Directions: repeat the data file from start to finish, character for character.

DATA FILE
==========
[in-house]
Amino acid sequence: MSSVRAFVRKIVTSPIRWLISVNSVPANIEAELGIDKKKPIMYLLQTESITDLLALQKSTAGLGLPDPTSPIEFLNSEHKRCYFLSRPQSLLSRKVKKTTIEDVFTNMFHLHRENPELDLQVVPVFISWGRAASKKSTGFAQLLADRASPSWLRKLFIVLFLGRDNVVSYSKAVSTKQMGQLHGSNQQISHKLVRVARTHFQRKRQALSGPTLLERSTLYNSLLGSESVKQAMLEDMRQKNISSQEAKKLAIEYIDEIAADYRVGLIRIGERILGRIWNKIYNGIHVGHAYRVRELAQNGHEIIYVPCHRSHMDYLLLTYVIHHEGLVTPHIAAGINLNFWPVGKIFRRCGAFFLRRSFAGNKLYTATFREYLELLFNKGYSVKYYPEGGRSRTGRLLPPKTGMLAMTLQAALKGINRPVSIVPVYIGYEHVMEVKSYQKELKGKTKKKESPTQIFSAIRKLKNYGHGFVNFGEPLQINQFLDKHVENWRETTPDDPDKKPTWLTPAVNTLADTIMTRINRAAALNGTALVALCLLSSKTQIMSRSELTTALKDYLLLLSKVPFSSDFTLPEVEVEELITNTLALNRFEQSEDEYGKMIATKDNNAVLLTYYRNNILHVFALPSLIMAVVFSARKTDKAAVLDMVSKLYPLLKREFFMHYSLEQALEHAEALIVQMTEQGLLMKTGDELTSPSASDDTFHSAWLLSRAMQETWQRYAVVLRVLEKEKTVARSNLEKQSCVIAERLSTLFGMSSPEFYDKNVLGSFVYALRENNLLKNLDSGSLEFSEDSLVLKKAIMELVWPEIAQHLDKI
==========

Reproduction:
[in-house]
Amino acid sequence: MSSVRAFVRKIVTSPIRWLISVNSVPANIEAELGIDKKKPIMYLLQTESITDLLALQKSTAGLGLPDPTSPIEFLNSEHKRCYFLSRPQSLLSRKVKKTTIEDVFTNMFHLHRENPELDLQVVPVFISWGRAASKKSTGFAQLLADRASPSWLRKLFIVLFLGRDNVVSYSKAVSTKQMGQLHGSNQQISHKLVRVARTHFQRKRQALSGPTLLERSTLYNSLLGSESVKQAMLEDMRQKNISSQEAKKLAIEYIDEIAADYRVGLIRIGERILGRIWNKIYNGIHVGHAYRVRELAQNGHEIIYVPCHRSHMDYLLLTYVIHHEGLVTPHIAAGINLNFWPVGKIFRRCGAFFLRRSFAGNKLYTATFREYLELLFNKGYSVKYYPEGGRSRTGRLLPPKTGMLAMTLQAALKGINRPVSIVPVYIGYEHVMEVKSYQKELKGKTKKKESPTQIFSAIRKLKNYGHGFVNFGEPLQINQFLDKHVENWRETTPDDPDKKPTWLTPAVNTLADTIMTRINRAAALNGTALVALCLLSSKTQIMSRSELTTALKDYLLLLSKVPFSSDFTLPEVEVEELITNTLALNRFEQSEDEYGKMIATKDNNAVLLTYYRNNILHVFALPSLIMAVVFSARKTDKAAVLDMVSKLYPLLKREFFMHYSLEQALEHAEALIVQMTEQGLLMKTGDELTSPSASDDTFHSAWLLSRAMQETWQRYAVVLRVLEKEKTVARSNLEKQSCVIAERLSTLFGMSSPEFYDKNVLGSFVYALRENNLLKNLDSGSLEFSEDSLVLKKAIMELVWPEIAQHLDKI